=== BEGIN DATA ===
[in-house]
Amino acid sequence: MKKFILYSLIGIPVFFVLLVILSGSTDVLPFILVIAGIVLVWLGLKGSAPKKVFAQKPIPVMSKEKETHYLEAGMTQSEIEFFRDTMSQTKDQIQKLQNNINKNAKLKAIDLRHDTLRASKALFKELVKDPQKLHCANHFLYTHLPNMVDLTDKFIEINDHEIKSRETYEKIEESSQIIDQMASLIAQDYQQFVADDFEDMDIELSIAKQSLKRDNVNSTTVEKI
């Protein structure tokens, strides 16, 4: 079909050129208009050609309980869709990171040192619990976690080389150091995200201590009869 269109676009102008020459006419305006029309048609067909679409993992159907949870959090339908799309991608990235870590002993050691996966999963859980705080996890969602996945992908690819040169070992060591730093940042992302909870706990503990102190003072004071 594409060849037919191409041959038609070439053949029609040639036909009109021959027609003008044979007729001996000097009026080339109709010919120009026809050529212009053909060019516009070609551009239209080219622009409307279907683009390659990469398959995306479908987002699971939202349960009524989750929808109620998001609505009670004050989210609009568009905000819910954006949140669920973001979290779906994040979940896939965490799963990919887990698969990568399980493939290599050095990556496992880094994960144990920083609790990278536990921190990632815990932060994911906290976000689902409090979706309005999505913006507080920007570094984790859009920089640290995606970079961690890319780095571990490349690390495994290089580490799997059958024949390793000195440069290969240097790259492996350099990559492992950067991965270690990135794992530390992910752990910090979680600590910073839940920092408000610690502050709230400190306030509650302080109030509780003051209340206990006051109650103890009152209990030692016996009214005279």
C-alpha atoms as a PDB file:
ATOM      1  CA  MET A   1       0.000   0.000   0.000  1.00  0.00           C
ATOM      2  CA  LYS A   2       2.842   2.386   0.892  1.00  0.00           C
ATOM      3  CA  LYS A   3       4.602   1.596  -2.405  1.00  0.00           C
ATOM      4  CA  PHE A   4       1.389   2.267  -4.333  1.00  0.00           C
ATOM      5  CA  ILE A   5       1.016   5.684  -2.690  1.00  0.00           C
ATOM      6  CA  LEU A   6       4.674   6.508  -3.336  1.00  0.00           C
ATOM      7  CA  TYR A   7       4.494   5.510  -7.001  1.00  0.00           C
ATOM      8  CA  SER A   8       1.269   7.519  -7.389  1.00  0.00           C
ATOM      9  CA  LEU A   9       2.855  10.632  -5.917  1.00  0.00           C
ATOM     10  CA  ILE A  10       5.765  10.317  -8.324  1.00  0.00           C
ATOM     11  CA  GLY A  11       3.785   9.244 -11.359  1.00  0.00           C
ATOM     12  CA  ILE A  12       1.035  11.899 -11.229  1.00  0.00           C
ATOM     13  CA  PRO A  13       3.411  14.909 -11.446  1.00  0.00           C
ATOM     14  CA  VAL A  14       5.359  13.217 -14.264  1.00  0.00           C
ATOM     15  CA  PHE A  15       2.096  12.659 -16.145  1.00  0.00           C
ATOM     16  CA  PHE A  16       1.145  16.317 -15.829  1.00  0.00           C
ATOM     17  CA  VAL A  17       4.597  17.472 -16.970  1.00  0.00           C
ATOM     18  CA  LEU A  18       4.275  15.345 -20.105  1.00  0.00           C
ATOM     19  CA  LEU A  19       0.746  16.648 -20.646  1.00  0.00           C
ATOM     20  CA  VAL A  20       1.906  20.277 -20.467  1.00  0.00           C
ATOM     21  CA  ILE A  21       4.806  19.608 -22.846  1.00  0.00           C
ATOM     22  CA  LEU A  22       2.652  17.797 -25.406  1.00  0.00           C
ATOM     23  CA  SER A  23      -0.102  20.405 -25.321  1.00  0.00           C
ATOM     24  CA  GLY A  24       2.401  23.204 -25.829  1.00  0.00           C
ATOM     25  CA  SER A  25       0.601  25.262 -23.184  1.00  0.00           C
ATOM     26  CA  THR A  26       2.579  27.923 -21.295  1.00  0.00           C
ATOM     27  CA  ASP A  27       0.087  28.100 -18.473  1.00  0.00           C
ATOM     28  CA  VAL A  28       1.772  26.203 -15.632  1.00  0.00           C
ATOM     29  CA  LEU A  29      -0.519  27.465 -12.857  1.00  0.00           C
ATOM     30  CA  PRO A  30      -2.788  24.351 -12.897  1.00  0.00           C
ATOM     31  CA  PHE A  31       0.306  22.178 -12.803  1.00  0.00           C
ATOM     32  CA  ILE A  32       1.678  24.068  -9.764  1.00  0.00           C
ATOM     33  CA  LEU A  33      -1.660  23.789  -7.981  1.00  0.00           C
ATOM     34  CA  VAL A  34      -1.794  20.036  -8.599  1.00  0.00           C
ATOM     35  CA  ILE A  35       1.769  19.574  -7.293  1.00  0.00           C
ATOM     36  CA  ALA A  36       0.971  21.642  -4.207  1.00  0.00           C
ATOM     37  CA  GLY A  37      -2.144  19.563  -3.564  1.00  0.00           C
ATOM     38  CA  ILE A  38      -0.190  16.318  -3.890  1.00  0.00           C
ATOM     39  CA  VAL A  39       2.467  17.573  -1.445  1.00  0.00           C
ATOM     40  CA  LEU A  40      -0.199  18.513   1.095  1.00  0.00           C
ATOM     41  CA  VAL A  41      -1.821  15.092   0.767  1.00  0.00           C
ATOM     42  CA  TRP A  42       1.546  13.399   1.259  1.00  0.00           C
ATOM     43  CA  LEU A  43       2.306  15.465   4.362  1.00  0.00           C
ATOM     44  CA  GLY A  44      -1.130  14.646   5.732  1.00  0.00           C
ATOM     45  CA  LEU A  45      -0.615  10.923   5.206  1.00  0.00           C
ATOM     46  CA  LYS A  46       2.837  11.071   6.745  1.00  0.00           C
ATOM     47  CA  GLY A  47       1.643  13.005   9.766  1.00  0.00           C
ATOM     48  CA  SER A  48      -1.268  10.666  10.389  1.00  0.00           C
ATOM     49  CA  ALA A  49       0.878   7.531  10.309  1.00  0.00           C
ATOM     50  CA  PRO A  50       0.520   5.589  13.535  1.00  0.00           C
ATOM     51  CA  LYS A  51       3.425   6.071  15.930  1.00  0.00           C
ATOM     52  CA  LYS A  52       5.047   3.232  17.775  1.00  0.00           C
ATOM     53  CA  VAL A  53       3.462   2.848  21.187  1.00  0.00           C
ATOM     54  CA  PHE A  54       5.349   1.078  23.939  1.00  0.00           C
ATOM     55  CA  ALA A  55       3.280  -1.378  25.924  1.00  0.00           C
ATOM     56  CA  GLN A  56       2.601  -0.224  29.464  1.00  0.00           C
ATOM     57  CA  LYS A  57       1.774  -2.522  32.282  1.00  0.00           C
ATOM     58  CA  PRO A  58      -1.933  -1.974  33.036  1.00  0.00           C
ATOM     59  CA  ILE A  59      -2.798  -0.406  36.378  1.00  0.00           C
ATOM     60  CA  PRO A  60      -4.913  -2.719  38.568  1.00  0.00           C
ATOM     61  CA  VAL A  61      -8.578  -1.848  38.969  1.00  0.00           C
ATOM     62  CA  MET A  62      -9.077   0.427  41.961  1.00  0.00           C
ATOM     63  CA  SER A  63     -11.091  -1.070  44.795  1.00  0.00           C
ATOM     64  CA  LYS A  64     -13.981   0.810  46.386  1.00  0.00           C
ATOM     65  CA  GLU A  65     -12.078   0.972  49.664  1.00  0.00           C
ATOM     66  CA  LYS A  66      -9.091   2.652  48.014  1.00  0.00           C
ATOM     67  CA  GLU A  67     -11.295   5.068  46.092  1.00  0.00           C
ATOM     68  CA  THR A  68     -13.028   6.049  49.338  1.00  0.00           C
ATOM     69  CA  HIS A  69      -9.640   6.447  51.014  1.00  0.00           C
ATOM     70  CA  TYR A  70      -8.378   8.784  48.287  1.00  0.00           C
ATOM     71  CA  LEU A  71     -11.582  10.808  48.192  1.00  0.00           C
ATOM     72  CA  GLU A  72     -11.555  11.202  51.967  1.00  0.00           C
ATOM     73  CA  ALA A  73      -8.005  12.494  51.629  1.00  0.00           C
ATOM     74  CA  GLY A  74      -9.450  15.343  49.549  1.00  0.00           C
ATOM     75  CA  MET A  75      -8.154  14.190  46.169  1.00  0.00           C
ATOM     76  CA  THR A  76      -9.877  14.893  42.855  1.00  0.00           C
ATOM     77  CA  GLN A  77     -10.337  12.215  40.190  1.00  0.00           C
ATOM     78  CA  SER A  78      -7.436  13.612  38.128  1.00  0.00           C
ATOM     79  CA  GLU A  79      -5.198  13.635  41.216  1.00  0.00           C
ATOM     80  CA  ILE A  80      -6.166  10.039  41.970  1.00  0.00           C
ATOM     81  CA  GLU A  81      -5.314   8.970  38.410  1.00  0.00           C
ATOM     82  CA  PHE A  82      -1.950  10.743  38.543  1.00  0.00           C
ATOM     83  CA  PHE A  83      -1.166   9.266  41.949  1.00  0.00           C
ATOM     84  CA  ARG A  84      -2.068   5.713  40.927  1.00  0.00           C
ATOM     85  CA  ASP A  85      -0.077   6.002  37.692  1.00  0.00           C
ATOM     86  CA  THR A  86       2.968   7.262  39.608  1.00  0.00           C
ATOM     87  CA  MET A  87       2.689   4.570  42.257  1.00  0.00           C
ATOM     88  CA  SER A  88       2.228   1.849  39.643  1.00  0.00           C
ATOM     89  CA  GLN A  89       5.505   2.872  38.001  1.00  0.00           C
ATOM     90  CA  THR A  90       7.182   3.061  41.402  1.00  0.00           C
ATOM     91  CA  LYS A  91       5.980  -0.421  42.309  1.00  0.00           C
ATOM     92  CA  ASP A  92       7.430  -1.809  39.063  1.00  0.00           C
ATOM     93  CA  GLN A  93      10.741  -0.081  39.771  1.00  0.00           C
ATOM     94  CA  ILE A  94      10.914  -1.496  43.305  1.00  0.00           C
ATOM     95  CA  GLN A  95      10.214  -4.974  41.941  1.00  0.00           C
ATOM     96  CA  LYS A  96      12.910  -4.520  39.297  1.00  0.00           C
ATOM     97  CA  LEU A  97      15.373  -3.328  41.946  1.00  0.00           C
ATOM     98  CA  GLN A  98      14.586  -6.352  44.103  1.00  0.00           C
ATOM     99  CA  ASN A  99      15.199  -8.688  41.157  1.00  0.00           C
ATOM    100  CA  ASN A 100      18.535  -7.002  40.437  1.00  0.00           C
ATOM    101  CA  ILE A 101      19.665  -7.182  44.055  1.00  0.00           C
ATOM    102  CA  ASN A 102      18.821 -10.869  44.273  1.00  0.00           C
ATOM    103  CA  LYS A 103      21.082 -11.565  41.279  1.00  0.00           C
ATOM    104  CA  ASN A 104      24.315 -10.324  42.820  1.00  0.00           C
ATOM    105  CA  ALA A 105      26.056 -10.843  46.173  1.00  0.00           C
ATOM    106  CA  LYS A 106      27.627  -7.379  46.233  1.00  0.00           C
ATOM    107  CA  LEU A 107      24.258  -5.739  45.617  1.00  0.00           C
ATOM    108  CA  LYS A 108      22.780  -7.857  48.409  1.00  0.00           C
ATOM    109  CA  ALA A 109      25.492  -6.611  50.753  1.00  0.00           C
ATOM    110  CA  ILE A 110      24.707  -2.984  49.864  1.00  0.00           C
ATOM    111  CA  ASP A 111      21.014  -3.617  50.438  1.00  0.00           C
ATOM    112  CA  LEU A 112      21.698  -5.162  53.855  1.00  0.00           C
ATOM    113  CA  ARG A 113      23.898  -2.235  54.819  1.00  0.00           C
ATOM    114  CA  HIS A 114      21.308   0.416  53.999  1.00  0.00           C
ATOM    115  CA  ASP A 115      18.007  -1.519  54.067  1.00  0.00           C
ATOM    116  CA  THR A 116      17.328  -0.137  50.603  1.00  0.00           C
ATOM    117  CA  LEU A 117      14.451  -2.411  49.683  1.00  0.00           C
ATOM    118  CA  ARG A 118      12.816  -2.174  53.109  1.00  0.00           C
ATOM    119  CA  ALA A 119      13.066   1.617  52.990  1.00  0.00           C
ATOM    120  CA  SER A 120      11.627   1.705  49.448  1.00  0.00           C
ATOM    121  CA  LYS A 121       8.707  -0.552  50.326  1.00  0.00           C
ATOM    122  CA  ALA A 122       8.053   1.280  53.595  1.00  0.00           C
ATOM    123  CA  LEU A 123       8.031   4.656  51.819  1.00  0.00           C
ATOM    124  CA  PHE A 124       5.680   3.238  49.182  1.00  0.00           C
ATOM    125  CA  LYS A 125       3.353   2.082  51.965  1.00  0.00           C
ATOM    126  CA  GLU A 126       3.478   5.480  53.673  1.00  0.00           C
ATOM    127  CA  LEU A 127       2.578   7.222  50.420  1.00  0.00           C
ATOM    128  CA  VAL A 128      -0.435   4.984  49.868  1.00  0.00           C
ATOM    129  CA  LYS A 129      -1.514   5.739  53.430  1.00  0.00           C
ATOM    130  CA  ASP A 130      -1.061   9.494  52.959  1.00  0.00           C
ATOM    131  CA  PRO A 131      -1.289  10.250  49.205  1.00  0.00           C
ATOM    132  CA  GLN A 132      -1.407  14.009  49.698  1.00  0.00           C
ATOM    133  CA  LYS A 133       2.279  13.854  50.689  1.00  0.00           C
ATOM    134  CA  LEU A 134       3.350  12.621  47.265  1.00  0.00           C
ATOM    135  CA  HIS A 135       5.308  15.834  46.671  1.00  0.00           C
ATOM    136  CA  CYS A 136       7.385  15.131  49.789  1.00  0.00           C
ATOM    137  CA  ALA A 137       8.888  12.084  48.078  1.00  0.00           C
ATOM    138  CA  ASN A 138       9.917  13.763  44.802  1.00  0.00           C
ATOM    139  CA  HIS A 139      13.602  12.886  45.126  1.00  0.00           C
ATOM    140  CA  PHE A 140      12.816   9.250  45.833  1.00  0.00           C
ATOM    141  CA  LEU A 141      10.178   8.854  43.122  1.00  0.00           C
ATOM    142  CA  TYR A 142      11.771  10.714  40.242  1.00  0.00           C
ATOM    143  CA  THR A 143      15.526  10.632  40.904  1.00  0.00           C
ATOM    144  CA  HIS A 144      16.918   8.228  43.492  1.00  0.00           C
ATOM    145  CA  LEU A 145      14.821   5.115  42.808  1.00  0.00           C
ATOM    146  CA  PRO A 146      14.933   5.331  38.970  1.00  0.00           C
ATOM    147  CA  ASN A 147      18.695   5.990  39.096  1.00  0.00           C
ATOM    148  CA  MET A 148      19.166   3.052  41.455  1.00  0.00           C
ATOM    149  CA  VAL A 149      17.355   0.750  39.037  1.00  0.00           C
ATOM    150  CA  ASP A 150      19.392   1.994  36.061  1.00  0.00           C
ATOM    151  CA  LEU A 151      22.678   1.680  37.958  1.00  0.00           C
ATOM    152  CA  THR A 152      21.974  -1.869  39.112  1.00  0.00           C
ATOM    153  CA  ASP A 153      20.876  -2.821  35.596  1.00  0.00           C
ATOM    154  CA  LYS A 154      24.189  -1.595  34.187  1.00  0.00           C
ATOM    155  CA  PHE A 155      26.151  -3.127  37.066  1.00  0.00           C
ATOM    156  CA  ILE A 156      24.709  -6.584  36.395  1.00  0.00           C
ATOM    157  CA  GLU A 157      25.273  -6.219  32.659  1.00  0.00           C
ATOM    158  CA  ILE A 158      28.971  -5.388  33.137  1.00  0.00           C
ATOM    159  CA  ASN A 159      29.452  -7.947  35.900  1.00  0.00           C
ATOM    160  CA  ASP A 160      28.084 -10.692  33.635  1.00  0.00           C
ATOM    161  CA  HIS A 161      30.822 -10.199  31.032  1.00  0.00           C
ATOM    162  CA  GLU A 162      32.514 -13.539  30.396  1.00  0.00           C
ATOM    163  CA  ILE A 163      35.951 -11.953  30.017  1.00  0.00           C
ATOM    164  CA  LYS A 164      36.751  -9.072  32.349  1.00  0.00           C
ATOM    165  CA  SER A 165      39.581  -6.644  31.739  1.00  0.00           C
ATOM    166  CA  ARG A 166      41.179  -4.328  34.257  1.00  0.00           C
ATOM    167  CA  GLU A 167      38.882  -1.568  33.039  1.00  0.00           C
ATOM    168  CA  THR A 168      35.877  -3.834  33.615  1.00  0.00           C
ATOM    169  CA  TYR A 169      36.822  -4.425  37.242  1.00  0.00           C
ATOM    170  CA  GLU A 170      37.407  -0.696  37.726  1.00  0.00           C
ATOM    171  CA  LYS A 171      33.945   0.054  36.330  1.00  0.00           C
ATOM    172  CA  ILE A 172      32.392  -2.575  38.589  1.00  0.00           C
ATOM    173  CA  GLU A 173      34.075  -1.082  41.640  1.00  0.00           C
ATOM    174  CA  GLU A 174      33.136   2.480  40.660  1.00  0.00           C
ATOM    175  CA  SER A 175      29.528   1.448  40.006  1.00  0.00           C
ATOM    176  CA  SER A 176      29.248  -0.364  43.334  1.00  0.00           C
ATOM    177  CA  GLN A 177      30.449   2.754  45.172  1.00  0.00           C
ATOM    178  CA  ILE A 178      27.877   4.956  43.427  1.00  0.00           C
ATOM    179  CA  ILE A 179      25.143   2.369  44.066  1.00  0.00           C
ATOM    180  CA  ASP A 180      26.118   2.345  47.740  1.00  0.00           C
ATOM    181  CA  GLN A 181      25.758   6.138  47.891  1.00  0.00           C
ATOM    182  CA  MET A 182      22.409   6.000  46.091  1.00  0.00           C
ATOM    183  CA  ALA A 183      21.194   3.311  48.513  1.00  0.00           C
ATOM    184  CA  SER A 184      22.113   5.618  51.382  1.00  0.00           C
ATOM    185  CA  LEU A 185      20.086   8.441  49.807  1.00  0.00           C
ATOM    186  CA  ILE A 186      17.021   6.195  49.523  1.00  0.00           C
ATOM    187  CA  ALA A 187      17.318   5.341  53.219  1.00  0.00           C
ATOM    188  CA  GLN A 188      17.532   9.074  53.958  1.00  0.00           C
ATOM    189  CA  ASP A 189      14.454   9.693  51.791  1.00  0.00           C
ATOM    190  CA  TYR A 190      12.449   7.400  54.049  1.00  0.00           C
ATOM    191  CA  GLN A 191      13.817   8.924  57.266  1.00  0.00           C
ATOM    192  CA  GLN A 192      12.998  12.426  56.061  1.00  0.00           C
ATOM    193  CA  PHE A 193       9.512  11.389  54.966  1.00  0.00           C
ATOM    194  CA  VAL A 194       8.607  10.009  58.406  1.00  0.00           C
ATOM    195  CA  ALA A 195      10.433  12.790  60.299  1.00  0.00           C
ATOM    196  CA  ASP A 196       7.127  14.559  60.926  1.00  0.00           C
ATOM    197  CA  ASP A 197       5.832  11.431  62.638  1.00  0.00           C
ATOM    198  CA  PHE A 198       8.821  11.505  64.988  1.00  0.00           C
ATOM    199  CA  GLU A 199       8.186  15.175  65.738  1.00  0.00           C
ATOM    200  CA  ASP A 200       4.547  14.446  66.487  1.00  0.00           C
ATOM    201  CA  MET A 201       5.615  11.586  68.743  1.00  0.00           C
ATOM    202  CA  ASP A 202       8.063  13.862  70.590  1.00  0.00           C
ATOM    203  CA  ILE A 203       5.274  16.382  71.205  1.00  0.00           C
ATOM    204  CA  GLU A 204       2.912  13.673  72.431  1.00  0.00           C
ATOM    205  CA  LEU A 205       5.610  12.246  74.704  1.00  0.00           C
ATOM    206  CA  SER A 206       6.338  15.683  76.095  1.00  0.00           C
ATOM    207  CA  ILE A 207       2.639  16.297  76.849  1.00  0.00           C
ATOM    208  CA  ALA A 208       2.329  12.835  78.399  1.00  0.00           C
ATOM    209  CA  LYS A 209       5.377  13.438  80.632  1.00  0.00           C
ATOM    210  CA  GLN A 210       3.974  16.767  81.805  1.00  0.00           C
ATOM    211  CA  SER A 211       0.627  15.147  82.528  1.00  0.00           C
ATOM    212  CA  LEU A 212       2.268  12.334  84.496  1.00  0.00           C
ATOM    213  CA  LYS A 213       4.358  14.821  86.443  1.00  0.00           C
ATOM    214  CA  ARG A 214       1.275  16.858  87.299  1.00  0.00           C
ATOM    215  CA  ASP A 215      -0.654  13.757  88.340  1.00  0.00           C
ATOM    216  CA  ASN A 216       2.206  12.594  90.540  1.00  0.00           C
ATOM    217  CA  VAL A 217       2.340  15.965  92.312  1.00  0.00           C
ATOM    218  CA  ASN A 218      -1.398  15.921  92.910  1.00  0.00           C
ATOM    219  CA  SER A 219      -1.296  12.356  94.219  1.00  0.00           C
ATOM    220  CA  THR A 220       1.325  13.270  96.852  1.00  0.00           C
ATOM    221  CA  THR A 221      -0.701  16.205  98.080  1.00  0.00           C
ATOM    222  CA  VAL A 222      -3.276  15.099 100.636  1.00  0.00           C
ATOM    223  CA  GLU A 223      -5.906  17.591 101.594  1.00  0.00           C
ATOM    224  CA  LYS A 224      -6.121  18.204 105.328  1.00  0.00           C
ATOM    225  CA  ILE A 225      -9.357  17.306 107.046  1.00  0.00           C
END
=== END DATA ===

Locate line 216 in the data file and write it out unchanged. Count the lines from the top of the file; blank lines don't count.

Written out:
ATOM    212  CA  LEU A 212       2.268  12.334  84.496  1.00  0.00           C